This score is instantly reminiscent of Nick Cave & The Bad Seeds’ ‘Skeleton Tree’, along with the pair’s recent acclaimed scores to ‘Hell Or High Water’ and ‘Lawless’.
10LP boxset featuring the albums: The Shape Of Jazz To Come (1959), Change Of The Century (1959), This Is Our Music (1960), Free Jazz: A Collective Improvisation (1960), Ornette!(1961), Ornette On Tenor (1961), The Art Of Improvisers (1970), Twins (1971), To Whom Who Keeps A Record (1975), and The Ornette Coleman Legacy (1993.)
"Probably the most influential avant-garde musician in the world, Ornette Coleman has been a leading force in jazz since his startling debut in the late ’50s, Coleman’s emotive alto saxophone style relies on melodic improvisation unbound by chord changes. This style (and philosophy) was dubbed by Ornette "harmelodics" and reached its peak in a small combo whose virtuoso playing had the power of the blues and the multi-rhythmic sophistication of Monk, Mingus, or Coltrane.
The landmark series of albums Coleman released in the late ’50s and early ’60s still define the shape of jazz to come. This 10-LP deluxe box set showcases the "free jazz" pioneer’s most seminal sides, featuring his entire recorded output for Atlantic Records from 1959 to 1962.
New essay by jazz writer Ben Ratliff."
Great collection of hard-to-find and unreleased early synth works by Klaus Schulze (Tangerine Dream, Ash Ra Tempel), all picked out and sequenced chronologically by the man hisself with Klaus D. Mueller
“Klaus Schulze is a German electronic music pioneer, composer and musician that needs very little introduction. In the late sixties & early seventies he was a member of several iconic bands such as ‘Tangerine Dream’, ‘The Cosmic Jokers’ & ‘Ash Ra Tempel’ before launching a solo career consisting of more than 60 albums released across five decades. Collaborations were numerous and highlights include working with Steve Winwood, Arthur Brown & Alphaville… just to name a few.
Klaus Schulze’s proto moog-synthesizer work is regarded as a milestone in electronic music & during the decades he released landmark albums in genres catalogued as ‘Ambient’, ‘Electronic’, ‘New Age’, ‘Berlin School’, ‘Experimental’, ‘Kosmische Musik’ & ‘Krautrock’. Mr. Schulze had a more organic sound than most electronic artists of the time, often he would throw in decidedly non-electronic sounds such as acoustic guitar and a male operatic voice. Schulze is also known for developing a Minimoog technique that sounds uncannily like an electric guitar, which is quite impressive in concert.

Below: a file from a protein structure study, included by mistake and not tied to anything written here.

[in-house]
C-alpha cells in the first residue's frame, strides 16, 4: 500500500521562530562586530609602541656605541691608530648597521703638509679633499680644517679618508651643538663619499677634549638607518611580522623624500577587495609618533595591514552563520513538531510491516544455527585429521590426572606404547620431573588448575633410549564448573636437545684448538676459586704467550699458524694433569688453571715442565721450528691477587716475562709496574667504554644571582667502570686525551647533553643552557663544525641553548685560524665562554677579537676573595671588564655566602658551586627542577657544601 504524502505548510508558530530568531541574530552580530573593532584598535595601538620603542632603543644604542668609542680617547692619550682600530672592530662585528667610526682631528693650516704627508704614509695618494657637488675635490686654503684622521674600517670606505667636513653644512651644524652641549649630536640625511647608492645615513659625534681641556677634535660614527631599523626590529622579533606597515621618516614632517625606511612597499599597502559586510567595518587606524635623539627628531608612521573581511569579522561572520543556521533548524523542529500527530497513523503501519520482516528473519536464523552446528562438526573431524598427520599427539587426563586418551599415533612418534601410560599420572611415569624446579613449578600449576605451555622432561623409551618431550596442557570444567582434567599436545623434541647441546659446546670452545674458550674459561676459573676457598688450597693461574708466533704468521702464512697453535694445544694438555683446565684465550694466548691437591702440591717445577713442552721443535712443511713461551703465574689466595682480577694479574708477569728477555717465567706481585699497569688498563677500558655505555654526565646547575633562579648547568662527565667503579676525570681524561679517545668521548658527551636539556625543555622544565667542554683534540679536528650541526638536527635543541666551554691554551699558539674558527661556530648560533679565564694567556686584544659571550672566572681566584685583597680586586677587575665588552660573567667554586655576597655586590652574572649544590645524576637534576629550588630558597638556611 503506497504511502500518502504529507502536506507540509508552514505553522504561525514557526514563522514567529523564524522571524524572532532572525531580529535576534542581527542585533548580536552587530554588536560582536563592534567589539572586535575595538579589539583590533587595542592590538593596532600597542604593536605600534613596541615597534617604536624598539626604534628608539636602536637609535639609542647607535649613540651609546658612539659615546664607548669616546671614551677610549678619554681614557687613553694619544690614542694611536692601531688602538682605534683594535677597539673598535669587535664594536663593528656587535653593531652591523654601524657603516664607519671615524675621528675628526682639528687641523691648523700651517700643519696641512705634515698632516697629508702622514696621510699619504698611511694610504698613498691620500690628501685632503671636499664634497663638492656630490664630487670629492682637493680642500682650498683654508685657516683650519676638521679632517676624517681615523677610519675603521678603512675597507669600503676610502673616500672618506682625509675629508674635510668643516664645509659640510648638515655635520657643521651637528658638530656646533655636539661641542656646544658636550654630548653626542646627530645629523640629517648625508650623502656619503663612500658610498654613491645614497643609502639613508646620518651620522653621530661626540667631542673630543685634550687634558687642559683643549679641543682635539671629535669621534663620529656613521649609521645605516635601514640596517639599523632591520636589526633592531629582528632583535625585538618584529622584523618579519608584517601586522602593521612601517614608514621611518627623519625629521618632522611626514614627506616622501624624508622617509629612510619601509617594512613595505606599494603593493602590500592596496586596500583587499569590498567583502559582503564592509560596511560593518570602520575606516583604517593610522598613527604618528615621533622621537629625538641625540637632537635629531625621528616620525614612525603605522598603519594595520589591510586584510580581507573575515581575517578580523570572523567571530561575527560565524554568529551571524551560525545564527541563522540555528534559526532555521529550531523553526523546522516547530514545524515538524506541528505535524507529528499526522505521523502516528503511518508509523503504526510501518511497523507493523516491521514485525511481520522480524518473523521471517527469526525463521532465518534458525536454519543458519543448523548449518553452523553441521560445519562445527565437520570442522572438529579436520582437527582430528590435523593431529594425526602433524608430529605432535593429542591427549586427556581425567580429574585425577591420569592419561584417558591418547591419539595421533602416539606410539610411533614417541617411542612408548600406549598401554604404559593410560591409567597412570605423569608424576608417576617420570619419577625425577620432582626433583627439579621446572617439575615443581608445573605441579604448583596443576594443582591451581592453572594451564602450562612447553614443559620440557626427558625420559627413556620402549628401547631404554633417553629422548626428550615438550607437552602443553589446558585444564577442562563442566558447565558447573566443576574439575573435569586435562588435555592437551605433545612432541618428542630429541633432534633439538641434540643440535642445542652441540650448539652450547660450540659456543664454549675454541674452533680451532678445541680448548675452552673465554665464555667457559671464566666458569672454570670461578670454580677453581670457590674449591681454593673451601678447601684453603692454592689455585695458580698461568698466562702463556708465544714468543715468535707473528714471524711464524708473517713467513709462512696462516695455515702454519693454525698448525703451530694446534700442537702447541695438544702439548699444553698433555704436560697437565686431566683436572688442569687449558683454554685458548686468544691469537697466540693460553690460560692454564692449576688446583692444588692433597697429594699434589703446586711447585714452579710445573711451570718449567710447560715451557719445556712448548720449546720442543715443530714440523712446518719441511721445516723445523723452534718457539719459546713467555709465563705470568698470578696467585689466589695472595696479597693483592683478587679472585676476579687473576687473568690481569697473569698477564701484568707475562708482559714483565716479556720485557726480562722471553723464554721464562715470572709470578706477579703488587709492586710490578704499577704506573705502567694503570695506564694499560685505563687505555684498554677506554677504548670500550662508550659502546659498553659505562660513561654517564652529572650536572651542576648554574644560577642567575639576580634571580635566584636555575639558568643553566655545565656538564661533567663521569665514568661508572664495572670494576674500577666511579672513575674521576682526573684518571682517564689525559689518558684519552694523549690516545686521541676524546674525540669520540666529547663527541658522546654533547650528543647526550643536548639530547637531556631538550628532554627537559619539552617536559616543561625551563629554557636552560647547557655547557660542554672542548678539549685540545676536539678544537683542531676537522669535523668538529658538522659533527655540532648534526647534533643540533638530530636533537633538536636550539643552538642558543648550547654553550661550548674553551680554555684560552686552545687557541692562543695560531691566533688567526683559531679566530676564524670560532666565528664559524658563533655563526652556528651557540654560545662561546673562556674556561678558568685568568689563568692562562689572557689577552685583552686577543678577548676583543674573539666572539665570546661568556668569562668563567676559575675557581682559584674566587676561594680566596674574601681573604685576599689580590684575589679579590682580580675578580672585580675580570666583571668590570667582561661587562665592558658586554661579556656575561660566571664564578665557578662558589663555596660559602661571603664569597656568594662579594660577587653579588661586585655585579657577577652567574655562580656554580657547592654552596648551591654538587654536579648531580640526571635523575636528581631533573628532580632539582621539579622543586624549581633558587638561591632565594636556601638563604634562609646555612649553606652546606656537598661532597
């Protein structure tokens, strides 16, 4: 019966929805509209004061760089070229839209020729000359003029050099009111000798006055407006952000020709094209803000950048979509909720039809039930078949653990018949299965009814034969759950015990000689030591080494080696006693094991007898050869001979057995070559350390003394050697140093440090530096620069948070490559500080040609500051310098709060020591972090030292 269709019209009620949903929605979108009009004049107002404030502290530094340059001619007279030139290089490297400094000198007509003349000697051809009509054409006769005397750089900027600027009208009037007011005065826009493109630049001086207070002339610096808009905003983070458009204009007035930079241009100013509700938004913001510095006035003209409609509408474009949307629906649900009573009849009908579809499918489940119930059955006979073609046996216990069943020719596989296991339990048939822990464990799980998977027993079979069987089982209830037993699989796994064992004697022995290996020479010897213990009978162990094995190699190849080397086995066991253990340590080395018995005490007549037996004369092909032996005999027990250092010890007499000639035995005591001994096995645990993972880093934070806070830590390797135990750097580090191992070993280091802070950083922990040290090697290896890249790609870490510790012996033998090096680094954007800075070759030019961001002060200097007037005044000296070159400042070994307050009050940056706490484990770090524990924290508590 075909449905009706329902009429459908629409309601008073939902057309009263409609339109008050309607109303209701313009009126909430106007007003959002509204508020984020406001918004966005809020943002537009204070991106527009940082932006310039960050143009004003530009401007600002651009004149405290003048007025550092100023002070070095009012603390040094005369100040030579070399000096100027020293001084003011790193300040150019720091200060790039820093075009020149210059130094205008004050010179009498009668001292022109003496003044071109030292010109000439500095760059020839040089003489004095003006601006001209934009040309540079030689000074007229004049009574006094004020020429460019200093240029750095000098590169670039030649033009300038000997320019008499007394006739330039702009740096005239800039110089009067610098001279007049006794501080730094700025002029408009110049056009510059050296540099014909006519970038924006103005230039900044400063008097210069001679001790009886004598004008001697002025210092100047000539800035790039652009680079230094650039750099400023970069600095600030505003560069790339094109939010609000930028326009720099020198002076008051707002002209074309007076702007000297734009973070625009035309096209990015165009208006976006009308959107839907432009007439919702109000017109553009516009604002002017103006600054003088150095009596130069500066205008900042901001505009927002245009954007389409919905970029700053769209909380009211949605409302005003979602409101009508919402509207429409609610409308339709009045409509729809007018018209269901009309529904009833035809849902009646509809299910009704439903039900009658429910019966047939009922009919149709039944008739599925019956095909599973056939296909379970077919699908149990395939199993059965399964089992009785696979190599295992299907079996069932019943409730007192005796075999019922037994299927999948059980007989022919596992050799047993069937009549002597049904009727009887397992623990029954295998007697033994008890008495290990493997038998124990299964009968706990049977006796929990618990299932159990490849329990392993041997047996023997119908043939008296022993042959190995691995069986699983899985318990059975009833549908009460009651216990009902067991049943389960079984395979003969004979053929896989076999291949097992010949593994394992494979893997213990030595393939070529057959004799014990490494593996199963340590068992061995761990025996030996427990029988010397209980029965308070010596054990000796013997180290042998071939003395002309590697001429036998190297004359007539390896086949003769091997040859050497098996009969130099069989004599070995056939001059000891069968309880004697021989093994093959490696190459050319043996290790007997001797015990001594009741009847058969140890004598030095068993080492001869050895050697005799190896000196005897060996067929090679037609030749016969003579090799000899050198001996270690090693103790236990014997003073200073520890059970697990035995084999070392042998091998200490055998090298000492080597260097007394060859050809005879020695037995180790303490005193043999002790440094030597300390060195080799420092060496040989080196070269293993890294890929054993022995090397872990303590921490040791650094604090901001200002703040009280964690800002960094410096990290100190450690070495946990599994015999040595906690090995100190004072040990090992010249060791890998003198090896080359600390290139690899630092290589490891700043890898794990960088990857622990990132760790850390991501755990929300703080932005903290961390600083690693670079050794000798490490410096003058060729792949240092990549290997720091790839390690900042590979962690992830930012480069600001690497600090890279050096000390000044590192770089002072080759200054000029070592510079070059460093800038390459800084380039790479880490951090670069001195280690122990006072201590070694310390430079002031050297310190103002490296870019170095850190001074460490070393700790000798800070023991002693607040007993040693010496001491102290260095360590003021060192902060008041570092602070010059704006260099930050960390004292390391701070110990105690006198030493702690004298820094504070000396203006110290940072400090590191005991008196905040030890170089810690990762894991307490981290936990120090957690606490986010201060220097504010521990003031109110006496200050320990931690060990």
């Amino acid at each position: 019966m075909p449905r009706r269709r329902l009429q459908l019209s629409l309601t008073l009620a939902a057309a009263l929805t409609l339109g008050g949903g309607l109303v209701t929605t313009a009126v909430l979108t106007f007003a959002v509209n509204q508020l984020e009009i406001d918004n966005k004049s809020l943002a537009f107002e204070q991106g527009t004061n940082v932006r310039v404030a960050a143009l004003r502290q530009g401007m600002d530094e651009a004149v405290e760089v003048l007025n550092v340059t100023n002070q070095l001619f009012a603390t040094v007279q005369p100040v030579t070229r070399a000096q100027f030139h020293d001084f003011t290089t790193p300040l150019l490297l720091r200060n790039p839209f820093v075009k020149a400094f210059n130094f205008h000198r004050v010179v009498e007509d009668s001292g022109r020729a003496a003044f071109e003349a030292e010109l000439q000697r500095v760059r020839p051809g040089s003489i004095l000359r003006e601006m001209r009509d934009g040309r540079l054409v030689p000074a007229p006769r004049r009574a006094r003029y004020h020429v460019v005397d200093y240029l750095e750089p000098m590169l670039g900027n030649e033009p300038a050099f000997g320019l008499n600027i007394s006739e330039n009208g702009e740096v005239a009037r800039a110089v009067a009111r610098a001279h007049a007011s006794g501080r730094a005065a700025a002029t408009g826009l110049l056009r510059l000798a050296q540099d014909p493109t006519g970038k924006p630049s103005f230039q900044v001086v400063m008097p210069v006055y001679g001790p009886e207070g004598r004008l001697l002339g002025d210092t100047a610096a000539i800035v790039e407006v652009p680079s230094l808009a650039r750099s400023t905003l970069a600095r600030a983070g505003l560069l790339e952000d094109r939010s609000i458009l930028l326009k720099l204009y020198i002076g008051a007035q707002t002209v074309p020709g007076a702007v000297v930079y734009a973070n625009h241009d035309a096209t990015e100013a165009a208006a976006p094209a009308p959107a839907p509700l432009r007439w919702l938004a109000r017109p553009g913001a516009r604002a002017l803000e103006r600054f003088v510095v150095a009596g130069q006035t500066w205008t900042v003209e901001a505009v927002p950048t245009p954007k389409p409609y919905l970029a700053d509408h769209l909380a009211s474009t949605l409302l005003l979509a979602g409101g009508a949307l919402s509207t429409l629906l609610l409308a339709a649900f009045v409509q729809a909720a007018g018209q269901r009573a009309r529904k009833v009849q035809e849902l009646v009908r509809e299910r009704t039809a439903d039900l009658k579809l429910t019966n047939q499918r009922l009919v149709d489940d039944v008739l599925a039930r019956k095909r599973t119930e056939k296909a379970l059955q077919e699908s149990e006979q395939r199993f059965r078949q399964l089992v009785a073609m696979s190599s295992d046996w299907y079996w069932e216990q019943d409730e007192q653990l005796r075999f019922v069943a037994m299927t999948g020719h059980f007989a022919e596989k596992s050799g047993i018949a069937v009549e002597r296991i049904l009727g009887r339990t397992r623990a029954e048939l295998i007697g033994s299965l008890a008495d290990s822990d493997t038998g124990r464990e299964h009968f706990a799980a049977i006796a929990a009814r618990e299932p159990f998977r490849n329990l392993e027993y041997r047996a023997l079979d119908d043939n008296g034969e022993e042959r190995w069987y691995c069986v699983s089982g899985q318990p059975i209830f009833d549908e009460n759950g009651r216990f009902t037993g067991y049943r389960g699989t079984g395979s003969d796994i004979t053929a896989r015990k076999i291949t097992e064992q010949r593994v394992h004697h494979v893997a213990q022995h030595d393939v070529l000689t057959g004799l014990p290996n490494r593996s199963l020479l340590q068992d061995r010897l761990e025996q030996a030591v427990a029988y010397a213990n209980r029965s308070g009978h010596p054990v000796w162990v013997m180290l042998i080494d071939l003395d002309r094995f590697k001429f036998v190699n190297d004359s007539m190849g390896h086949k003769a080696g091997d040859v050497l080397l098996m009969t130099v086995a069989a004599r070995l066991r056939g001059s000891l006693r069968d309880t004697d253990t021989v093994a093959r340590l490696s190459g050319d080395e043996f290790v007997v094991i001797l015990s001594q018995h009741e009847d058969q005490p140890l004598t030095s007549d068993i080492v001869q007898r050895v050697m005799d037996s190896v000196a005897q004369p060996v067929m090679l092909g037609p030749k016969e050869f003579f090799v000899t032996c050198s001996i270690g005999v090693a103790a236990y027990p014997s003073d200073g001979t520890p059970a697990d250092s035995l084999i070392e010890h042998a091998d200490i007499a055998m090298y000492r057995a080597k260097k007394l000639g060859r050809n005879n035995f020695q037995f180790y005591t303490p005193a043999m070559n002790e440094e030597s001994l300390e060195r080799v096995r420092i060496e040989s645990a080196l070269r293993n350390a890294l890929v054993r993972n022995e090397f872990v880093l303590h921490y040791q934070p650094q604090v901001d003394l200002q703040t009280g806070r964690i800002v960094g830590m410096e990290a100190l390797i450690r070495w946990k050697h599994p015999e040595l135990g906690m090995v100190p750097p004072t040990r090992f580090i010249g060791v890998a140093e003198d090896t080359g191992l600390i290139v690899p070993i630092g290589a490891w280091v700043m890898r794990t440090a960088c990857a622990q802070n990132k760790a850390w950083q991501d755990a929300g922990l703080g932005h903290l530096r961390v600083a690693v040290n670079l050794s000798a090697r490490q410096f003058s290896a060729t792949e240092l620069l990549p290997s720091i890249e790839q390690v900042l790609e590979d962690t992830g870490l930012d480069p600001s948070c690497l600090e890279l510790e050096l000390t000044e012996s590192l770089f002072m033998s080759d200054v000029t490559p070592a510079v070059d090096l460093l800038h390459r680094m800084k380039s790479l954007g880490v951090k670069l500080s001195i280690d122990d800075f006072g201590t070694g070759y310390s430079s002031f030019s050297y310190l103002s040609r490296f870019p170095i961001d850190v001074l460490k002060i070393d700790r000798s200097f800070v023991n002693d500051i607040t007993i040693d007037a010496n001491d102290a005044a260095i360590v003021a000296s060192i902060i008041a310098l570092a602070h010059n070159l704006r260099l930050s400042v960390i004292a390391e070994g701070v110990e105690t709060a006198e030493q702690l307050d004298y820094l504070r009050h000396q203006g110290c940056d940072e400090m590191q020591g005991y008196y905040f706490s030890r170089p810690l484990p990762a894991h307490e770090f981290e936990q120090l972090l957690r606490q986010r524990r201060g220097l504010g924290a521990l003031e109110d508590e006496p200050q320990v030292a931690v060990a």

On occasions he would also compose film scores such as Body Love (1977), Barracuda (1978), Next of Kin (1982), & Angst (1983). His best known song ‘Freeze’ has been used in films like Manhunter (1986) and more recently in Sofia Coppola’s ‘The Bling Ring’ from 2013.
In 2009, producer Klaus D. Mueller and Schulze began releasing La Vie Electronique ("The Electronic Life"), a series of sets that collected rare sought-after early works & unreleased tracks put in chronological sequence. These sets contain some of the best music Klaus ever created and are early 70’s masterworks that will appeal to both fans and collectors.”
2018 repress of Visible Cloaks’ self-titled début, offering a timely opportunity for anyone enchanted by their sides for RVNG Intl a fine chance to catch up with the charms of Portland’s arch Japanophiles.
Originally issued in 2015, Visible Cloaks was Ryan Carlile and Spencer Doran’s first attempt at recreating and paying homage to the sounds found in their utterly sublime, cultishly acclaimed Fairlights, Mallets and Bamboo mixes of early-mid ‘80s 4th world and ambient synth music from Japan.
Coming from a background in psychedelia as members of Eternal Tapestry and RV Paintings, Carlile and Doran brought their new project to fruition in gorgeous style, dealing in a style of light-bent and gently warped ambient structures which neatly consolidated their psych tastes with the structures, themes and tone of the Japanese sound which exerts so much influence over modern electronic styles.
The A-side revolves four deliquescent beauties between the hyaline rubs and iridescent scales of Wind Voice and the synthetic choral cadence of Vocal Study, while their B-side extends those those ideas over a totally enchanting side 15 minutes of flighty tones and bubbling rhythms emulating avian motion and chatter and leading to moments of sublime revelation.